But it is starting to change in exciting ways. Like the automobile, which architecturally remained the same for decades, competing on horsepower, safety, and fuel efficiency. Then came Tesla, with a new competitive dimension: autonomy. Consumers realize intelligent machines aren’t just a thing in science-fiction movies, but something accessible in their lifetime, and soon.
The Forces shaping how we eat
The cause for habitual changes is often shaped by the environment that governs our lives:
- The population is getting older. In a few years, there will be more people over 65 than there are under 14.
- More than 60% of women are working.
- Almost everyone will live in the city.
- Households are getting smaller and smaller. The average household today has just two people, where 30% is one person.
- A large portion of meals are consumed outside the home.
- Income hasn’t changed much, but everything costs more.
- Almost half of the population is obese.
- Information is easily accessible, and connected computers are everywhere.
- Consumers are more conscious, especially about health.
It’s clear people live differently than 50 years ago driven by an ever-increasing need to do more with less. Less time, space, and money. At the same time, the ability to collect, store, transport, and compute information is getting cheaper. First interfacing with humans, then interfacing with devices.
For more details on these stats, see the forces shaping our environment.
The Creation of a Meal in the Kitchen
Every meal created is an orchestration of ingredients and technique. From a Boiled egg to a Shakshuka, one must perform these steps:
- Deciding what to make
- Gathering the ingredients
- Preparing the ingredients
- Heating the ingredients
- Eating the meal
- Cleaning the dishes
We can think of this experience in terms of emotional rewards.
A typical meal might look like this:
The need to do-more-with-less has transformed each step of the meal creation process. The lowest enjoyability-to-time ratio tasks were the first to be outsourced (to other people or machines). With the introduction of hot meal delivery services, some people have outsourced meal creation altogether.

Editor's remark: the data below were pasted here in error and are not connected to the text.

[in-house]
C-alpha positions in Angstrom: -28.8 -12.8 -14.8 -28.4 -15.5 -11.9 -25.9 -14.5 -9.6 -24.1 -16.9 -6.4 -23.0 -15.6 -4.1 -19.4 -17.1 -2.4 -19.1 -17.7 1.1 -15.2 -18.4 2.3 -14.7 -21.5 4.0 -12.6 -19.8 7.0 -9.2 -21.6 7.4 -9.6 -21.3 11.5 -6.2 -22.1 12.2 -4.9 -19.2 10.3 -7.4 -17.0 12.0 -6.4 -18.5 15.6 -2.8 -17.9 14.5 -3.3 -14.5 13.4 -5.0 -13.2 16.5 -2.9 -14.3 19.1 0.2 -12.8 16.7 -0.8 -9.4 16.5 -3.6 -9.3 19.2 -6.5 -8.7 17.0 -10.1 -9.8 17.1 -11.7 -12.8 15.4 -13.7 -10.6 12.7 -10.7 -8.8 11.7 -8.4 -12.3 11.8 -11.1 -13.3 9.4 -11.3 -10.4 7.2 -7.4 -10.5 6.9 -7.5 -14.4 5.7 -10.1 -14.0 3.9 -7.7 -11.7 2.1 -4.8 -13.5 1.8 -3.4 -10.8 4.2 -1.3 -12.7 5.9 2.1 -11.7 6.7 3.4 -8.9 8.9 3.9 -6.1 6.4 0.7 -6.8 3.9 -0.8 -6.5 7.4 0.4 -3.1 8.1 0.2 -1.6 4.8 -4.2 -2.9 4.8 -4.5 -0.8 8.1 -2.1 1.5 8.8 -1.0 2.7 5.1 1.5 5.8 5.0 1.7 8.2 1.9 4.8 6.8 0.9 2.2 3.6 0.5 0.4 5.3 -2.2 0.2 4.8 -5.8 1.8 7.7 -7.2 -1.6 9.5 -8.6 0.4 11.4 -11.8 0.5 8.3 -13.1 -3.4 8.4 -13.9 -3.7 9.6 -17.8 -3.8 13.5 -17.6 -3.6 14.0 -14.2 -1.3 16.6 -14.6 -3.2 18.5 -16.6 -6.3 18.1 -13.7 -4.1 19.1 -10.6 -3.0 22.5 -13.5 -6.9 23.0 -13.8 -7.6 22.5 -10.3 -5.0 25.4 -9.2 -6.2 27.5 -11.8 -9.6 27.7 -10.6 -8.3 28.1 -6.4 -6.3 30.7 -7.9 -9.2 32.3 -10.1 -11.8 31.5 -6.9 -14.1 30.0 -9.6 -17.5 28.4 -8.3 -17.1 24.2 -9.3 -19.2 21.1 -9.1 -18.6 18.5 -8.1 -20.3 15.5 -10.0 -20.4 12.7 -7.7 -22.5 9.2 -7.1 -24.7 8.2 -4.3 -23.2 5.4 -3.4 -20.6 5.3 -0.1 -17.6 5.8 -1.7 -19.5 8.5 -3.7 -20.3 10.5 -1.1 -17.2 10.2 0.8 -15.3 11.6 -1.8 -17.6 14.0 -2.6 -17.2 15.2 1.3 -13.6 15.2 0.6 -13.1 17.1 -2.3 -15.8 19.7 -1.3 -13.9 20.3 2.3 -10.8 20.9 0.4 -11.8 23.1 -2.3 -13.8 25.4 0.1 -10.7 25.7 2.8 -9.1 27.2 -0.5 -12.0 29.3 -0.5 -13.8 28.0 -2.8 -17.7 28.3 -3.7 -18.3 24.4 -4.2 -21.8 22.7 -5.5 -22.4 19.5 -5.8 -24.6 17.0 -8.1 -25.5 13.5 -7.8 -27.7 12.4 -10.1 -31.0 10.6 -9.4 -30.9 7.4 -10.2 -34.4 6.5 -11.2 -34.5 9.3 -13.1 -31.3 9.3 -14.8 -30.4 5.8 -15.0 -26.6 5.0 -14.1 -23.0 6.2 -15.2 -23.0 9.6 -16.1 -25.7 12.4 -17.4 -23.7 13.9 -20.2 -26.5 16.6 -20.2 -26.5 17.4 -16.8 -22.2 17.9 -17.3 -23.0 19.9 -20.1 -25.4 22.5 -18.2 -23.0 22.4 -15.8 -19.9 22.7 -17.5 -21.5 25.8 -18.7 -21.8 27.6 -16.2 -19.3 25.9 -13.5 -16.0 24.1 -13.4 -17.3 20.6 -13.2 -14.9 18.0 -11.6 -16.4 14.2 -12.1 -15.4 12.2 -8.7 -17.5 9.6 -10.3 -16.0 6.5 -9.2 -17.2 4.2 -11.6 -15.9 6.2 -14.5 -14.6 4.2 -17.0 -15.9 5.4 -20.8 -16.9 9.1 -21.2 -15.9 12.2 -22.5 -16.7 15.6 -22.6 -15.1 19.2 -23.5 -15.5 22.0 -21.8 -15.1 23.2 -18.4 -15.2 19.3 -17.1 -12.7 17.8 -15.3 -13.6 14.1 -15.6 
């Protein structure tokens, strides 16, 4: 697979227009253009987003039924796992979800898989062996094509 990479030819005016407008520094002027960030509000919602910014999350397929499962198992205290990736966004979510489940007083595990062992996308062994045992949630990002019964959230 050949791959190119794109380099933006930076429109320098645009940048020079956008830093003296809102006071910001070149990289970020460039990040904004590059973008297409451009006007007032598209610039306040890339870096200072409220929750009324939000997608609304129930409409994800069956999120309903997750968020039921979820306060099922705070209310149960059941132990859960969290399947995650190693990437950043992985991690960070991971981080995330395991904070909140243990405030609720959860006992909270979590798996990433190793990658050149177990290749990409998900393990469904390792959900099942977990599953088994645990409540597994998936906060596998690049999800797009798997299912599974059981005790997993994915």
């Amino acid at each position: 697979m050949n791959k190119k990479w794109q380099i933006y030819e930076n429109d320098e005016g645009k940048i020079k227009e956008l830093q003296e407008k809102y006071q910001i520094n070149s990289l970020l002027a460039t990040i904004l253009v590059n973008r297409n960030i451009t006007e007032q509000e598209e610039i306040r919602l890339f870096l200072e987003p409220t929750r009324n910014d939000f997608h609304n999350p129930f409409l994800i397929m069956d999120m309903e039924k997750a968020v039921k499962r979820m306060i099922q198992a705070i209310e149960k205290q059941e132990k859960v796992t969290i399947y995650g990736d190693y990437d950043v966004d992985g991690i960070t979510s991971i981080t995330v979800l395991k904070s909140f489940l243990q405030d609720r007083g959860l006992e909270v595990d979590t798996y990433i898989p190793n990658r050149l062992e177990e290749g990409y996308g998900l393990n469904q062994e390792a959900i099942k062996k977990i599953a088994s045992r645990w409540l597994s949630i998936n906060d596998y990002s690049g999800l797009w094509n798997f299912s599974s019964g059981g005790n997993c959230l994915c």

It will take time for everyone to make the switch. But as long as the forces are applied, people will eventually adopt.
1970 Deciding: Recipe books
For less ambitious cooks, the decision is made later at the grocery store while browsing through the aisles.
1970 Gathering: Grocery shopping
Supermarkets offered a one-stop-shop at wholesale prices. People made large orders that lasted their families for weeks.
1970 Preparing: Manual prep
Ingredients were prepared from scratch using basic tools, usually by a housewife.
1970 Heating: Manual cooking
People got good at cooking and took pride in it. Bigger households also meant larger appliances were used to cook large quantities of food at a time.
1970 Eating: Communal
Bigger households meant families ate at the dinner table around the same time every day. Peopled spent this time enjoying the meal and each other’s company.
1970 Cleaning: Manual
Fragmented Value Chain
Since there was no internet, every part of the value chain solved the user journey independently.
It’s up to the consumer to figure out how to put all the pieces together.
2015 Deciding: Recipe websites
With the digitization of pretty much every piece of content, it was inevitable for recipe books to go online. Users can search by flavors, ingredients, allergies, etc.
2015 Gathering: Grocery delivery
As mobile connectivity became cheaper and ubiquitous, and orchestration of the logistical resources became a math problem suitable for the gig economy. There was also enough people with disposable income who were willing to pay for someone to bring them their groceries.
2015 Preparing: Aided prep
As household size got smaller and free time got scarce, meal-kit companies started to deliver only ingredients for a recipe, although the subscription boxes distribution model is unprofitable. Today, most meal-kit companies are investing in more economical distribution models.
2015 Heating: Guided cooking
Eating is often with doing some other entertaining activity due to the lack of free time.
2015 Cleaning: Automated
The mundane task of dishwashing is one of the first to be automated.